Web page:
Brittany Spider Crab and Petit Chablis

Big boyBig boy

 

The Duc has a great technique for cooking lobster. It works for crab too. He says he learned while traveling in South East India in the early 80s where you could get cooked lobsters on the beach for 2$. Apparently, they were cooked for 1 hour (!!heaven forbid!!) but which proved to have the most delicious flesh because the water never boiled and it took forever to get the water hot given the shortage of firewood near the beach.

Choosing the crab: it must be alive (still moving) and the males are better than the females (more flavor and more full of flesh-meat). Ask your fishmonger, they’ll know.

just barely fit into the cocotte
just barely fit into the cocotte

 

Cooking the crab:

Place the crab in a large enough pot (mine was just barely big enough for this bigger than I expected crab!)

Fill with cold water amply salted (sea salt is preferred). Do this by taste. It should be like seawater. You don’t want the crabmeat to lose the seawater taste in the meat. And you don’t want to increase the saltiness either.

First use the highest heat to bring the water to a temperature similar to that at which you like to sip soups. No more. Never let the water even boil; or you will loose some of the flesh. This period of high heat is only about 4-7 minutes.

Then turn off heat or turn it to very low (depends on size of crab, amount of water, power of heat). Keep the crab at this lowest heat for cooking for 10-20 minutes.

If you see any white flakes in your cooking water, either the water is too hot or the crab is cooked. Remove the crab from the water immediately.

The crab in these photos was so big that it was a full meal for 2 (we had a green salad afterwards). We had it just plain. No sauce. No lemons. Just the crabmeat. Delicious.

Petit Chablis
Petit Chablis

To accompany the beast, we had a 2004 Petit Chablis from Vincent Dauvissat. 2004 is a great Chablis vintage, contrary to its reputation. You can still find them in shops. You can almost buy them blind (as long as they have been properly stored). I found this wine recently at a discount sale. Nobody believes in the 2004 vintage. And nobody wants ‘petit’ anything even though wines today labeled Petit Chablis comes from 30-45 year old vines (medium old vines).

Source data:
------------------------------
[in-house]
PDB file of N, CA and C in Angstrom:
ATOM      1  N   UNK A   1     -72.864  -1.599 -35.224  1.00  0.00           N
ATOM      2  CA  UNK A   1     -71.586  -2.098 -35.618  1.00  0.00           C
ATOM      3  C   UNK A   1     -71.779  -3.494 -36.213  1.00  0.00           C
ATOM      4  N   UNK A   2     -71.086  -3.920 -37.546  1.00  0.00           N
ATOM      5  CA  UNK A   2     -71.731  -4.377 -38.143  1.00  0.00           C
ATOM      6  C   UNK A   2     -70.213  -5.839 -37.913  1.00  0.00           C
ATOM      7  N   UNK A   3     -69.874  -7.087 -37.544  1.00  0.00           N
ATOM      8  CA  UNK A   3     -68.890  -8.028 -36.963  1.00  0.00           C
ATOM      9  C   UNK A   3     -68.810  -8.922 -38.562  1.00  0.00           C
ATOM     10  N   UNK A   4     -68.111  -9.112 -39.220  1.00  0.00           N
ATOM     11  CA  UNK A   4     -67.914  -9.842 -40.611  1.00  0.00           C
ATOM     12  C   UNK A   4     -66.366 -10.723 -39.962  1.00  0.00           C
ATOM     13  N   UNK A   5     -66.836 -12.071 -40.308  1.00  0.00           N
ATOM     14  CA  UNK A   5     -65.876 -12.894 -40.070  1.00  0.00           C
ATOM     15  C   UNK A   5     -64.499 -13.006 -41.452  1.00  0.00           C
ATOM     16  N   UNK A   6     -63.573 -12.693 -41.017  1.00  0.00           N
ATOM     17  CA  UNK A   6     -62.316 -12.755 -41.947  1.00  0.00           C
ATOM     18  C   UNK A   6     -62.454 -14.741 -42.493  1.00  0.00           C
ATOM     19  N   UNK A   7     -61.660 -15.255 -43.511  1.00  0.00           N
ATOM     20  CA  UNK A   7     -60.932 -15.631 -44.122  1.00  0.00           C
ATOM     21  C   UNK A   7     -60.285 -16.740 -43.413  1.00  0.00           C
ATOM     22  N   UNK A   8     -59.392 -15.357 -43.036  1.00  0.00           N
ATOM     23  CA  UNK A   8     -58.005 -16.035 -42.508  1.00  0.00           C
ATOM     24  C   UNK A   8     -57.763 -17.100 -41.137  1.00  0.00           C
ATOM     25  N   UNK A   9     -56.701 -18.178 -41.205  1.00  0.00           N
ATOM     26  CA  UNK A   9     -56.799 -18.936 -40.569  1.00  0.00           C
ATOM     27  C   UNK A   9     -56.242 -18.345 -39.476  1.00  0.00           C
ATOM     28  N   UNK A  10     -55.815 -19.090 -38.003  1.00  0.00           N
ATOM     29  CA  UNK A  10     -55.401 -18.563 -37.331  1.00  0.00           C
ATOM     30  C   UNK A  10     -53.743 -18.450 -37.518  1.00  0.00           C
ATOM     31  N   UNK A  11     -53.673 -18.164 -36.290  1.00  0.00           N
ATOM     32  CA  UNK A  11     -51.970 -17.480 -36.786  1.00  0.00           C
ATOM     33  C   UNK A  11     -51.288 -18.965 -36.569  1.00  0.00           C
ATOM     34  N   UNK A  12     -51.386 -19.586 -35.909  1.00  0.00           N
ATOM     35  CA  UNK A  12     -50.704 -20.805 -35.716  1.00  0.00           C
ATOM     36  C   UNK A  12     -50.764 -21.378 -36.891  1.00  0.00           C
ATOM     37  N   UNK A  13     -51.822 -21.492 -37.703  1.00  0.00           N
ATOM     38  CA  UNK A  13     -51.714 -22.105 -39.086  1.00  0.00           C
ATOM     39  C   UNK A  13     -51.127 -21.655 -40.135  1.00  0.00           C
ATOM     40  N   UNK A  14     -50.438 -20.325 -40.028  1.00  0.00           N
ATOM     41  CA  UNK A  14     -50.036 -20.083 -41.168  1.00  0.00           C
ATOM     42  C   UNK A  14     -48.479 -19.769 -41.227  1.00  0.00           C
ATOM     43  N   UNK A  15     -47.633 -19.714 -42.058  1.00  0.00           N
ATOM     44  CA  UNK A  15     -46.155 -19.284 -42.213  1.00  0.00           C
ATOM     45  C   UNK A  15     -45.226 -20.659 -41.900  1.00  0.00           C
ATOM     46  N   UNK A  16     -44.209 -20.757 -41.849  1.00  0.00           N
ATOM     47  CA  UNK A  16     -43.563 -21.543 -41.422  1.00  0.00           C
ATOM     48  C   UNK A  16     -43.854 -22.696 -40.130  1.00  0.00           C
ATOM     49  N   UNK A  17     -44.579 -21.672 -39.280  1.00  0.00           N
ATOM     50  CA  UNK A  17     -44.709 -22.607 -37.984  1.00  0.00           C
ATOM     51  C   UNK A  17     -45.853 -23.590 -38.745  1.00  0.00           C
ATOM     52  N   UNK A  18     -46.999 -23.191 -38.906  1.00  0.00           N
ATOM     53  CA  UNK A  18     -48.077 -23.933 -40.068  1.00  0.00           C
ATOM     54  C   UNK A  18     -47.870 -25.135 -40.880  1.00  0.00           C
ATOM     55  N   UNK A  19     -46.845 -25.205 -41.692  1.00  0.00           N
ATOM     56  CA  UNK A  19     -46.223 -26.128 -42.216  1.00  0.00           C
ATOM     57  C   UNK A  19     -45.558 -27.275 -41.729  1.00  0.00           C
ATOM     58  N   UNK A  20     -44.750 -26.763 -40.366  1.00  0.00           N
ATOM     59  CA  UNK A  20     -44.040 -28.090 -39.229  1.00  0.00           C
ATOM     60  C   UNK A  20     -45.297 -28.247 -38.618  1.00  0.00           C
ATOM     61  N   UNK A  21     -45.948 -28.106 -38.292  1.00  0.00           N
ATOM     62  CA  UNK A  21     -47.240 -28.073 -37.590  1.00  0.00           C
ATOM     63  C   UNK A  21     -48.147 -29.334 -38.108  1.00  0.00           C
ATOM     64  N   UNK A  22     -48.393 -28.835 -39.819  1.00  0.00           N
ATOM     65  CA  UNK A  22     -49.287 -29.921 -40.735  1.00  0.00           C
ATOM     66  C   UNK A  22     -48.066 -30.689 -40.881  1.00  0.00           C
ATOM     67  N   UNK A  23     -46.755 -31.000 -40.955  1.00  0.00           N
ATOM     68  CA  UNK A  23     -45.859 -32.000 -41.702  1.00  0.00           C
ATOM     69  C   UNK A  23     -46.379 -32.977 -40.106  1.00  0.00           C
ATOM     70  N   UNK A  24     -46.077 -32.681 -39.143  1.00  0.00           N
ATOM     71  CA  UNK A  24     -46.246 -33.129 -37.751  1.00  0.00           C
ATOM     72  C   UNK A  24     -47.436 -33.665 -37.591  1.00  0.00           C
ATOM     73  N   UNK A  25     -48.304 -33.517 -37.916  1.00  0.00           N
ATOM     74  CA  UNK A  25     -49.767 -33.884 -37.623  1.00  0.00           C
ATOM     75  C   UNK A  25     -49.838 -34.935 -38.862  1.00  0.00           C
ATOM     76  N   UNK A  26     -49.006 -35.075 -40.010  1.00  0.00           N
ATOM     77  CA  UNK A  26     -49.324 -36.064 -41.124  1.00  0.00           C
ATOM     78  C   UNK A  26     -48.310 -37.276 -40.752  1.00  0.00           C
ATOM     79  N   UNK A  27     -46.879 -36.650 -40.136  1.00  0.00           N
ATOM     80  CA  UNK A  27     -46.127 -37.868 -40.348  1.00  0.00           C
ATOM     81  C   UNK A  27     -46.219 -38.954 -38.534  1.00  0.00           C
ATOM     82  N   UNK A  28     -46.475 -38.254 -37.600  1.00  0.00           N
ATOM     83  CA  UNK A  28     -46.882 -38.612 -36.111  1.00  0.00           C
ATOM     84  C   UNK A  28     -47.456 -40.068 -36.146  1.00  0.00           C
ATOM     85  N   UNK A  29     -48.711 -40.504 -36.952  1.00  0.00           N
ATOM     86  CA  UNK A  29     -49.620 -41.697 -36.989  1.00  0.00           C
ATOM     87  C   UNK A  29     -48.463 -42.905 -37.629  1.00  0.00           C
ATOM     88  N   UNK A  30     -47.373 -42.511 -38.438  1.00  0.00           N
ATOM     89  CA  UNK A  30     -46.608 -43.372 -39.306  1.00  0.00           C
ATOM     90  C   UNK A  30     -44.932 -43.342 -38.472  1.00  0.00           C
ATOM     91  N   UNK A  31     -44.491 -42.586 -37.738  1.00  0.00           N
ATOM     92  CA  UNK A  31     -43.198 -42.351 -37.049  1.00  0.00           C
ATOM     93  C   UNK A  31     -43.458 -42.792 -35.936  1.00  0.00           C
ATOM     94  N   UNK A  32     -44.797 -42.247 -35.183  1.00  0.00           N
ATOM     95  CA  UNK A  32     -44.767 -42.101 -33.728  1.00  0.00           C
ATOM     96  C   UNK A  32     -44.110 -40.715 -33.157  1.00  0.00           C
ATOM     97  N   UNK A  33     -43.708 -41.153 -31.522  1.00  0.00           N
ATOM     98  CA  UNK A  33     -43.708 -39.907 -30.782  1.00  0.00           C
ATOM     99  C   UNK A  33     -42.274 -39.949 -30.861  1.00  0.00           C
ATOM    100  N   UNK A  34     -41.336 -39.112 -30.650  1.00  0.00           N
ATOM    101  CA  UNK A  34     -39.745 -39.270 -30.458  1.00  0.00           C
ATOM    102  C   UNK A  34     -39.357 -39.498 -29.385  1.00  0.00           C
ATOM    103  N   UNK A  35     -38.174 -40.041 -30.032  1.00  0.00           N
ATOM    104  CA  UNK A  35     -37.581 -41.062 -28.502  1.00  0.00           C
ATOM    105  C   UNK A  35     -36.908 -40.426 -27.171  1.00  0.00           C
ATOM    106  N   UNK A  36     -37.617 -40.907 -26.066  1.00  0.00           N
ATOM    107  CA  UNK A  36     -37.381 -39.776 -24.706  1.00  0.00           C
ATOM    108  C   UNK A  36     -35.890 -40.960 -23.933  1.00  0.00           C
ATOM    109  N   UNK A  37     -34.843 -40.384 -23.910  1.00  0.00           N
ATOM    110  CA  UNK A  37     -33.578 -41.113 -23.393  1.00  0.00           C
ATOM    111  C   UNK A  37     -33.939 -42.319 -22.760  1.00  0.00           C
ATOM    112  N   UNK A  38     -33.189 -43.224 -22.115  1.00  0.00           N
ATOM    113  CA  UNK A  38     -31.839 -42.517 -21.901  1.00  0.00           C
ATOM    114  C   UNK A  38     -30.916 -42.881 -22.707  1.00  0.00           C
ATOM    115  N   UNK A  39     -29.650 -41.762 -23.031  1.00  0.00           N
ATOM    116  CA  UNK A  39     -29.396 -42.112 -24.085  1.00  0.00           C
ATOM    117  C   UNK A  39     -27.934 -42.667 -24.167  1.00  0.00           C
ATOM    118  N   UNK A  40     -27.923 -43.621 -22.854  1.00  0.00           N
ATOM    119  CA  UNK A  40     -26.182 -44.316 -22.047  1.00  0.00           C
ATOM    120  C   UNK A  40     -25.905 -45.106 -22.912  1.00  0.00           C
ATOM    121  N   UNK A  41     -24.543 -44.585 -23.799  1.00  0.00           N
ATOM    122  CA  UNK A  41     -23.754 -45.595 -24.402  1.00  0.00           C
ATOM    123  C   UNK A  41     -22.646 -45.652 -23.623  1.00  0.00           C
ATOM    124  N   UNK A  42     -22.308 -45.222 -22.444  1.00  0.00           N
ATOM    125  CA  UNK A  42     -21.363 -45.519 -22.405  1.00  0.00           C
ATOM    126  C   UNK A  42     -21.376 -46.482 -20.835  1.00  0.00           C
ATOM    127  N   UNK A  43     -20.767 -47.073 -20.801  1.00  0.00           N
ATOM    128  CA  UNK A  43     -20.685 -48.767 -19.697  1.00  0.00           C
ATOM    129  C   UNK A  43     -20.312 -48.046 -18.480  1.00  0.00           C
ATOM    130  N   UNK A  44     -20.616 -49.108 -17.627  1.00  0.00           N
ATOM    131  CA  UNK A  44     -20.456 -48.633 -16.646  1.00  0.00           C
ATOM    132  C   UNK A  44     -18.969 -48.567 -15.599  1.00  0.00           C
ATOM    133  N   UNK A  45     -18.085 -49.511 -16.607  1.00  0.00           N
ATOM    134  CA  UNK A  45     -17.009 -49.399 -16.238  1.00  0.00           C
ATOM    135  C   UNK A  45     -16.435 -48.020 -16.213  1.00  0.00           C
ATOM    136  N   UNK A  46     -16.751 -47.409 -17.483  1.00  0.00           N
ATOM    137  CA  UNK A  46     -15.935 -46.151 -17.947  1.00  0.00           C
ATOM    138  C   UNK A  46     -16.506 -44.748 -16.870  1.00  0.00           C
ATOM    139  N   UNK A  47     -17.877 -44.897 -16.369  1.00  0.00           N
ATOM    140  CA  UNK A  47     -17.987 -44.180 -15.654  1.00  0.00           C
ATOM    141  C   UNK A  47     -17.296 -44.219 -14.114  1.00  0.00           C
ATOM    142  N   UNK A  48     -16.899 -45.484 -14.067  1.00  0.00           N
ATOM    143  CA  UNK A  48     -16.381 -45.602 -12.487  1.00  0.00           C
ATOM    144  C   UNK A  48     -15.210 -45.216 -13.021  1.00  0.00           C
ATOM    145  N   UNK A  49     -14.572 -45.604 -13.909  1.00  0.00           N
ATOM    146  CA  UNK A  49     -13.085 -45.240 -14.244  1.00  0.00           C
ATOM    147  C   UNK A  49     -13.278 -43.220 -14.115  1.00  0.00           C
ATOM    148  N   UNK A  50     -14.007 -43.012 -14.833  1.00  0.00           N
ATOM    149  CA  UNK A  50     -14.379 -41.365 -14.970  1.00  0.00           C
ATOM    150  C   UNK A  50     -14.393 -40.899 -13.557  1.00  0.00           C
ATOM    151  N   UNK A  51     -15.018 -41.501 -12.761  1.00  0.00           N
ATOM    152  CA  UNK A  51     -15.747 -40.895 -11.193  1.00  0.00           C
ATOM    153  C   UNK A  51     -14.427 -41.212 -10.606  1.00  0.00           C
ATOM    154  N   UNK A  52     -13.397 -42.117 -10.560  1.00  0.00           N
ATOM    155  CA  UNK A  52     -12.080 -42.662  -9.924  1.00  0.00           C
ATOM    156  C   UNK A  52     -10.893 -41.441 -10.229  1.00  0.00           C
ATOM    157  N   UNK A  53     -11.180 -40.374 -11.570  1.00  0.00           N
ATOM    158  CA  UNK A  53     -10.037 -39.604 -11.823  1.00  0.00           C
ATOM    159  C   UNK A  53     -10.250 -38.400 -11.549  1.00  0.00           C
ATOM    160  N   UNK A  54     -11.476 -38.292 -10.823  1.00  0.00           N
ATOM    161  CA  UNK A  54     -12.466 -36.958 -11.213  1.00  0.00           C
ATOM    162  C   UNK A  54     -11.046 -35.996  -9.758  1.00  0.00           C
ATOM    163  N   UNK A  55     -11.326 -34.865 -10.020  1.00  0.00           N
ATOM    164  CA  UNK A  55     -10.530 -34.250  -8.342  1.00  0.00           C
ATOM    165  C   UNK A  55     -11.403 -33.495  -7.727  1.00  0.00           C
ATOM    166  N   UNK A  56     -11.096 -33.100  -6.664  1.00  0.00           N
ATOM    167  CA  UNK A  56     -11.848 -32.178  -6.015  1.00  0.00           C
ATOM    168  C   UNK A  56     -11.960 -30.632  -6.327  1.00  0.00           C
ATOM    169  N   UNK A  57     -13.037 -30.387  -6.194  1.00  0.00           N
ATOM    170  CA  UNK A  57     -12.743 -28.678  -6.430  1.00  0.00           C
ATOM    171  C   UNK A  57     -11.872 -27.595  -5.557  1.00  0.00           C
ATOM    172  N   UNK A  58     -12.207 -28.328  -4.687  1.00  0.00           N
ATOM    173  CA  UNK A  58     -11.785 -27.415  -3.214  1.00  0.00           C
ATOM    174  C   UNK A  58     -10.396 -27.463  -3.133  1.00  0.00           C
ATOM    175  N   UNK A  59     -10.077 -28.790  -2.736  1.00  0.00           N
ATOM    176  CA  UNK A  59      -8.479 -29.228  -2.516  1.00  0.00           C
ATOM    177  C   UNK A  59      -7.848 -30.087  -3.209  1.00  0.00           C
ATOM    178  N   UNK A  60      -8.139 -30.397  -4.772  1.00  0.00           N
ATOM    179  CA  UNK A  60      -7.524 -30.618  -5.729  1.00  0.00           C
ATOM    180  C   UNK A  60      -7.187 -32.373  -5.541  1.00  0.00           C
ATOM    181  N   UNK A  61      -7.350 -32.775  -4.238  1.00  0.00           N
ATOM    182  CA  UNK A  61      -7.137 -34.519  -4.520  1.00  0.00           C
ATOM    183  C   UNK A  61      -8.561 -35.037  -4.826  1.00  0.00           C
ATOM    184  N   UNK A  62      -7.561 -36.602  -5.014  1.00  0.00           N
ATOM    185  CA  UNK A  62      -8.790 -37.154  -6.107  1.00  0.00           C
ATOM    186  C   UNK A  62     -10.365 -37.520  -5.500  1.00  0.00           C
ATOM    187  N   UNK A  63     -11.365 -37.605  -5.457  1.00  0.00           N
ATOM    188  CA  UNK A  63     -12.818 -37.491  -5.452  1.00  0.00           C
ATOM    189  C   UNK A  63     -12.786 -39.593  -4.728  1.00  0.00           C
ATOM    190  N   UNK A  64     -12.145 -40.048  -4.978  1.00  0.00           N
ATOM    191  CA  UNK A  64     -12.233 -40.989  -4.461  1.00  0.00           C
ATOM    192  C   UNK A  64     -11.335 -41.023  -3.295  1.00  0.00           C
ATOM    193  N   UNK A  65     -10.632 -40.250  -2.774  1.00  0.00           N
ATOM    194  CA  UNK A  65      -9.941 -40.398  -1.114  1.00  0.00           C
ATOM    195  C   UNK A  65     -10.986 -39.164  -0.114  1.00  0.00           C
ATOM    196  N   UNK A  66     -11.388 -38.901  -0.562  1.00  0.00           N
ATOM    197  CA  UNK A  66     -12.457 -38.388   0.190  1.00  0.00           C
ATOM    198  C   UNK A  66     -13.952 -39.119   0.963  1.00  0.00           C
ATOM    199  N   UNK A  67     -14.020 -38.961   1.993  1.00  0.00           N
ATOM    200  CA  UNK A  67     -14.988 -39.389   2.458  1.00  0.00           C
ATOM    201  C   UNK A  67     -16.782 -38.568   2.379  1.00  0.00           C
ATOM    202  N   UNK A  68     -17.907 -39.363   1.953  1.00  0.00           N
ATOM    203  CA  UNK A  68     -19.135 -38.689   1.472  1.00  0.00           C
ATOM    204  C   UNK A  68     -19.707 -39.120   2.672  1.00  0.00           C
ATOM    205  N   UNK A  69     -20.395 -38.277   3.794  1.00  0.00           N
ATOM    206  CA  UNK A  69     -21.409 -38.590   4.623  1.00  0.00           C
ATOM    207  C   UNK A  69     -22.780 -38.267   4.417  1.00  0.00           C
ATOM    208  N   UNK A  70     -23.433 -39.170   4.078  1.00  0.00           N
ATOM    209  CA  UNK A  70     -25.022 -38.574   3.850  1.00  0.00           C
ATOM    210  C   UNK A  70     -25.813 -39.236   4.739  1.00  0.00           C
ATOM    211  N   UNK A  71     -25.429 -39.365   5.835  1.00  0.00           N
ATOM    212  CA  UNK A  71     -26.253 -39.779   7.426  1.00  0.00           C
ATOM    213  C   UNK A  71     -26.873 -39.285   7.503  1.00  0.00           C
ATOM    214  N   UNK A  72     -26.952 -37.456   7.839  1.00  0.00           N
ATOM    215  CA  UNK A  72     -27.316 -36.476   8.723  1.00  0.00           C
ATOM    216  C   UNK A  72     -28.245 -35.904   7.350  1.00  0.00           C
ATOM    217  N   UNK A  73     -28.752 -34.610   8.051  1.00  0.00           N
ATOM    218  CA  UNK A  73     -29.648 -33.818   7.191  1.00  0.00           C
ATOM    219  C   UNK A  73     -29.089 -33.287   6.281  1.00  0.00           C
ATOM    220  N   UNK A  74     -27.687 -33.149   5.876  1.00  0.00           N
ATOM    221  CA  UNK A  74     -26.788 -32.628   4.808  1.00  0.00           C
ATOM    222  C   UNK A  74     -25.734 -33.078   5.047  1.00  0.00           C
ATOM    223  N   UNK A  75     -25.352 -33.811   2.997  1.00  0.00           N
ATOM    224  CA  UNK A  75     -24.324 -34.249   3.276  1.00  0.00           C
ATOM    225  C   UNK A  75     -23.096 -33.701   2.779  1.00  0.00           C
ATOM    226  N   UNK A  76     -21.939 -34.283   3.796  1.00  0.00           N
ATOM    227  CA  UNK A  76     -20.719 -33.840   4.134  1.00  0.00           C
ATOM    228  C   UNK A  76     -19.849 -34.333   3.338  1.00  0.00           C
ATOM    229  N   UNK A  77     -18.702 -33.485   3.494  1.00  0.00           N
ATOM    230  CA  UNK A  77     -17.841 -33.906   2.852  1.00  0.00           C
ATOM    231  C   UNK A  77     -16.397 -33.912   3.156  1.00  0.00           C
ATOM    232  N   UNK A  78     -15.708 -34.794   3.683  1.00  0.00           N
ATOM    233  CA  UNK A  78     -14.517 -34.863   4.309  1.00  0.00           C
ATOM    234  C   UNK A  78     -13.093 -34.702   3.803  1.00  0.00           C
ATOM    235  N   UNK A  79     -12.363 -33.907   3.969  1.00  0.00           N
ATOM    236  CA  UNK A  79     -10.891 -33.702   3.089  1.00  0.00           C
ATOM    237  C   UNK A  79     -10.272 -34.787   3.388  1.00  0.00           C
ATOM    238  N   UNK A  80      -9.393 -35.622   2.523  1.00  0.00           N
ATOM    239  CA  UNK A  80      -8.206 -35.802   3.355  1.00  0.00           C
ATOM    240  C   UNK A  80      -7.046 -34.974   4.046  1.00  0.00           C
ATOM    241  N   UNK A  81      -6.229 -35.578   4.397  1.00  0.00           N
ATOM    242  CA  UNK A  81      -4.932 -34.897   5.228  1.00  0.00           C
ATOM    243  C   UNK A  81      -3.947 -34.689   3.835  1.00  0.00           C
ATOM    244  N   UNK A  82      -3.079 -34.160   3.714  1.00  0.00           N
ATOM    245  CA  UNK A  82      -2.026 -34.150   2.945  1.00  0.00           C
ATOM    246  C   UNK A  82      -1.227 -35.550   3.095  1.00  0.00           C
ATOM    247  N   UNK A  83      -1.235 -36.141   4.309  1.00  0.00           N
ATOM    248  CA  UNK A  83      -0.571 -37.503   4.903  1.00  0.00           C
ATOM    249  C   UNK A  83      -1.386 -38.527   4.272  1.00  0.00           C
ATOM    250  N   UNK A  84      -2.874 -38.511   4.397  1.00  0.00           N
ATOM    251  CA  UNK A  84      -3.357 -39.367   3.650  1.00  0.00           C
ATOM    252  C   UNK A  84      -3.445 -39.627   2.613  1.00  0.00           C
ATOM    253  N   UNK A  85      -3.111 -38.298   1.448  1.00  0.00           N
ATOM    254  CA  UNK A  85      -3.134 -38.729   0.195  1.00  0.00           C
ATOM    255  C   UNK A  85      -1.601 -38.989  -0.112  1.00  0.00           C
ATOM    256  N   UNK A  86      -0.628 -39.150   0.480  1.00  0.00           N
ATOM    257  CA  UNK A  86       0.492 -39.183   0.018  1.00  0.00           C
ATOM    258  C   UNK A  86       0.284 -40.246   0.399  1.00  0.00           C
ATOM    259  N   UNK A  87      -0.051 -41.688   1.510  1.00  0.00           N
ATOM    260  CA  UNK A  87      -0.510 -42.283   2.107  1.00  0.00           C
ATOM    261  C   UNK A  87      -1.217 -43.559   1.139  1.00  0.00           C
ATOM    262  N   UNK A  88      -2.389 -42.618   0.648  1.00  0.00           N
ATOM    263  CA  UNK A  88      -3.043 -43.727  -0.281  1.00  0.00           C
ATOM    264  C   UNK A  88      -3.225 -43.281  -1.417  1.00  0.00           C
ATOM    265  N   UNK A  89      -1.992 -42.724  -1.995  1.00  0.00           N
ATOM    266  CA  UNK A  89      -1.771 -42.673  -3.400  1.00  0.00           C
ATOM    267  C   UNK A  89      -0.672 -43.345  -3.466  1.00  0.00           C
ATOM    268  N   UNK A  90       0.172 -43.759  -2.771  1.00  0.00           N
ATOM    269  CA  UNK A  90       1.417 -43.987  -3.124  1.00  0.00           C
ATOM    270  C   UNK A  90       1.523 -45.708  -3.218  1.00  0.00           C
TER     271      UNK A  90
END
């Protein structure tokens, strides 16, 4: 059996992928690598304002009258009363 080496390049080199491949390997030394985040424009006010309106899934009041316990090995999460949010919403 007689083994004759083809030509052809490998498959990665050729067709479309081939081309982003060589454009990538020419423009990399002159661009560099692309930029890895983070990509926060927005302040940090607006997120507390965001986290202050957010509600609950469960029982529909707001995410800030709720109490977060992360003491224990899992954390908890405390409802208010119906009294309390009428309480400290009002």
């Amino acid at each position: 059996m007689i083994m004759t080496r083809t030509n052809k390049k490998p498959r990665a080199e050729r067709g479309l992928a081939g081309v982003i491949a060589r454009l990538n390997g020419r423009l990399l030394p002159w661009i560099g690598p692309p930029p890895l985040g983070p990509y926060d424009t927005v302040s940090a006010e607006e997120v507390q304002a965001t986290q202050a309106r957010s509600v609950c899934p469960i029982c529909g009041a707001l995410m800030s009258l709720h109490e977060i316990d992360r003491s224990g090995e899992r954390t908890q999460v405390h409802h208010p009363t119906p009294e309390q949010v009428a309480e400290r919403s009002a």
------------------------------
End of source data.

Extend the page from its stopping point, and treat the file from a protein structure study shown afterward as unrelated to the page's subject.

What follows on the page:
The pale yellow color has some green tinges that are a positive sign of acidity and youth.

The aromas were typical of Chablis (lemons, butter, sautéing mushrooms and the increasingly rare aroma of crushed stones) with an herbal butter redolent of noble herb butter Puligny Montrachet. 

The mouth was more in a linear lemon butter and chalk dust style. Unfortunately not quite ‘fat’ and complex enough for the slow cooked crabmeat. 

2 Comments Add yours

  1. julia says:

    This is such a great post! and perfect for the season. I have been scoping out 2004 bottles – thanks for the tip!

    I had a question for you regarding white wine and oak:
    Recently I made coconut shrimp soup (with garlic, ginger and lemongrass) and served it with ‘Le Nude’ a non-oak chardonnay from Summers Winery in Napa. It was amazing – the wine, which is a already an enjoyable light fruity wine, came ALIVE. I did the soup again and bought (happily) more wine and the guy said ‘oh yeah, you don’t want oak with shrimp’.

    when you get a chance: why?!

  2. saltpepperlime says:

    Thanks, Julia!

    I think that wine guy just wanted to say something to sound important (non-wooded Charonnays are really ‘in’ at the moment, but it is not because something is ‘in’ that it goes with the food.)
    For shrimp, it really depends on how it is prepared, but I usually find that some wood on Chardonnay goes well with shrimp (and other crustaceans for that matter) because wooded-ness gives a little butteriness that marries with the shrimp. It sounds like the fruitiness of your ‘Le Nude’ went swimingly with the spiciness of your soup. I would think that a wooded Chardonnay from a mineral soil and mineral vintage (like 2004 or 2007) would also go well, giving some topographical relief that would echo the spiciness.
    That being said, if ginger is the dominant spicy force, you might even try a tannic red…I’d have to taste the soup;)

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